Description of biotope or habitat type
Alaria esculenta on exposed sublittoral fringe bedrock
Physical habitat description
|Salinity||Full (30-35 ppt)|
|Wave exposure||Extremely exposed, Very exposed, Exposed|
|Tidal streams||Very strong (>6 kn), Strong (3-6 kn), Moderately strong (1-3 kn), Weak (>1 kn)|
|Substratum||Bedrock; very large boulders|
|Depth Band||0-5 m, Lower shore|
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- Records used to define the biotope (core records)
- Other records assigned to this biotope, marked as 'certain'
- Other records assigned to this biotope, marked as 'uncertain'
- Predicted extent of the level 3 (for sublittoral rock & deep sea) or 4 (for sublittoral sediment) habitat
Exposed sublittoral fringe bedrock with an Alaria esculenta forest and an encrusting fauna of the mussel Mytilus edulis and barnacles such as Semibalanus balanoides. The kelp Laminaria digitata can be part of the canopy. Underneath the canopy are red seaweeds such as Mastocarpus stellatus and Palmaria palmata, while encrusting coralline red algae such as Lithothamnion graciale covers the rock surface. The limpet Patella vulgata can be found grazing the rock surface, while the whelk Nucella lapillus is preying on the limpets, barnacles and mussels. Two variants of this biotope are described. In more wave exposed conditions Laminaria digitata is absent and the rock surface is often characterised by dense patches of mussels (Ala.Myt). In slightly less exposed sites the A. esculenta is mixed with L. digitata (Ala.Ldig).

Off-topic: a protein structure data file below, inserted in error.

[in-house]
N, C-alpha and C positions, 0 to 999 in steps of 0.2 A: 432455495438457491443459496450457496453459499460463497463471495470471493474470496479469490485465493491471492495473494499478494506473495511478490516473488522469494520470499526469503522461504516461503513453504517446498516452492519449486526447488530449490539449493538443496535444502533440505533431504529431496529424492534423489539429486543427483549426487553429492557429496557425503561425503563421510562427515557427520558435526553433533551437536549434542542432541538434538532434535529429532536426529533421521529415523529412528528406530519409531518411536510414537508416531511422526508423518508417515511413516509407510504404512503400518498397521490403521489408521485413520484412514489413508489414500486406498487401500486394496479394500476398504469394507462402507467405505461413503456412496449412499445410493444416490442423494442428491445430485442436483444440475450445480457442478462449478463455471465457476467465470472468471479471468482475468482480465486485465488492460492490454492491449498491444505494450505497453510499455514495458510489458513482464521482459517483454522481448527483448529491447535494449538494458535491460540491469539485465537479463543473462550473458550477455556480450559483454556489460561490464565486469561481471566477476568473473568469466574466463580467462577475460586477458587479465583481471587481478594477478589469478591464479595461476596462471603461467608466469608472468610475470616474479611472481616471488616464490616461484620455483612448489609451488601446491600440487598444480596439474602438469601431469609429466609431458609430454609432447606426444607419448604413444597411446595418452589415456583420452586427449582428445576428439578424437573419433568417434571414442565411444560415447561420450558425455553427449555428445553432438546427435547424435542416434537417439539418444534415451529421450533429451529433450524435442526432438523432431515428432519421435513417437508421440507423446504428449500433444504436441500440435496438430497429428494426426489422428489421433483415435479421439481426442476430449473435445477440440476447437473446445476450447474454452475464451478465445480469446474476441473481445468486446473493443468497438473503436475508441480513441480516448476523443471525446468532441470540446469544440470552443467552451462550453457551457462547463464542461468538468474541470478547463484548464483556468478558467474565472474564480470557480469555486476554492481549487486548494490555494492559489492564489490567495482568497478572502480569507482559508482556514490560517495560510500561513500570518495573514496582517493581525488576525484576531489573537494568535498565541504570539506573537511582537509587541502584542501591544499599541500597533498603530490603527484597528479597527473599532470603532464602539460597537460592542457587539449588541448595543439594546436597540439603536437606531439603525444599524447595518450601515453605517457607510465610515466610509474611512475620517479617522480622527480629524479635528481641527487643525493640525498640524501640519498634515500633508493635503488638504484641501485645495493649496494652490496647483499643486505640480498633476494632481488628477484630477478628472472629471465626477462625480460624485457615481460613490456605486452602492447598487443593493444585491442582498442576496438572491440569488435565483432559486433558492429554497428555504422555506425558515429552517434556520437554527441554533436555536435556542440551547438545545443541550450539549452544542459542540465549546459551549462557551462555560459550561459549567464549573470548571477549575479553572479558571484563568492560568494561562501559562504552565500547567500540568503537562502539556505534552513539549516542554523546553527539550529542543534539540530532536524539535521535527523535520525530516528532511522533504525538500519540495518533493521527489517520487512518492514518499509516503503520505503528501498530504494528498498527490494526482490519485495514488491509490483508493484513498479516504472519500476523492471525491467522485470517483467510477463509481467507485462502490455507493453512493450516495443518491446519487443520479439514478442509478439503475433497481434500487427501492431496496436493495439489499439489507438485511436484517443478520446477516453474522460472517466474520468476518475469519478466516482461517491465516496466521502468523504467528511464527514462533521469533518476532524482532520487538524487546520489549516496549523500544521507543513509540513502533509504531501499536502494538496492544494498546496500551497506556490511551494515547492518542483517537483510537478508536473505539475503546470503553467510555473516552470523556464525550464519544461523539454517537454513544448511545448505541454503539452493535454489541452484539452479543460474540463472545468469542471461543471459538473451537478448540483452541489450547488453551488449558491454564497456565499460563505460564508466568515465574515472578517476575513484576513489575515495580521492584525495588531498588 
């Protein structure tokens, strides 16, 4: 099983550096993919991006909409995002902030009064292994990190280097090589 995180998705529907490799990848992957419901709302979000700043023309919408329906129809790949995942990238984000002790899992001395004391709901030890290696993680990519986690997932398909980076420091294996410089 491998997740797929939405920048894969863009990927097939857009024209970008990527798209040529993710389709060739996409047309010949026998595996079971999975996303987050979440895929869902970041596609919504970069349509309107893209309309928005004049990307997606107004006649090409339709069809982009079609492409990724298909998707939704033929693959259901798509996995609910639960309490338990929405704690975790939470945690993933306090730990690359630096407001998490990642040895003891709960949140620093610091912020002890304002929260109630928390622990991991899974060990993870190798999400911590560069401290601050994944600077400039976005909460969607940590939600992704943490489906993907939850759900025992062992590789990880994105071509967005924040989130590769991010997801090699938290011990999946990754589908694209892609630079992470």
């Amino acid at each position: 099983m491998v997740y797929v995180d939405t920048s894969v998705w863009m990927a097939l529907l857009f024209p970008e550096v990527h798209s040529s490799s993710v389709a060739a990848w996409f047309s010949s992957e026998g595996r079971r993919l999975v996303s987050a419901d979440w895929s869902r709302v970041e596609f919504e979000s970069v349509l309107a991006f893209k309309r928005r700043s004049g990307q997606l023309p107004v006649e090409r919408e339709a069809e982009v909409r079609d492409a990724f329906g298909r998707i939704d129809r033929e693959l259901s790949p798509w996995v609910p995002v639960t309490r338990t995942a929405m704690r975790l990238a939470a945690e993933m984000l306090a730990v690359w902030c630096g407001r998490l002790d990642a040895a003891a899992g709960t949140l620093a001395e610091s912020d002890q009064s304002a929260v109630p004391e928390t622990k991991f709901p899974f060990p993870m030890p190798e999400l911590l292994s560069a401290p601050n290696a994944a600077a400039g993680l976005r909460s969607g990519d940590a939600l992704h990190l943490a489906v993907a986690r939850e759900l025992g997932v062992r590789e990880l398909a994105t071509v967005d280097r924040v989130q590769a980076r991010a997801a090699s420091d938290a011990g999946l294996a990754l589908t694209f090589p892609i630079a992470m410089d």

This biotope is found in the sublittoral fringe on exposed shores, typically occupying the extreme lower shore down to 1 or 2 m depth, although it can also extend down to 15 m depth on very exposed coasts. It is generally found below the mussel-barnacle zone of the lower shore (MytB) or a narrow band of the seaweed-dominated biotopes featuring dense Himanthalia elongata or red seaweeds (Him, Mas). Below the A. esculenta zone, the upper infralittoral rock generally supports a Laminaria hyperborea kelp community (LhypFa, LhypR.Ft or Lhyp.Ft).
|Taxon||Relative importance of taxon for defining this community (%)||Typical abundance - SACFOR scale||% of core records where taxon was recorded|
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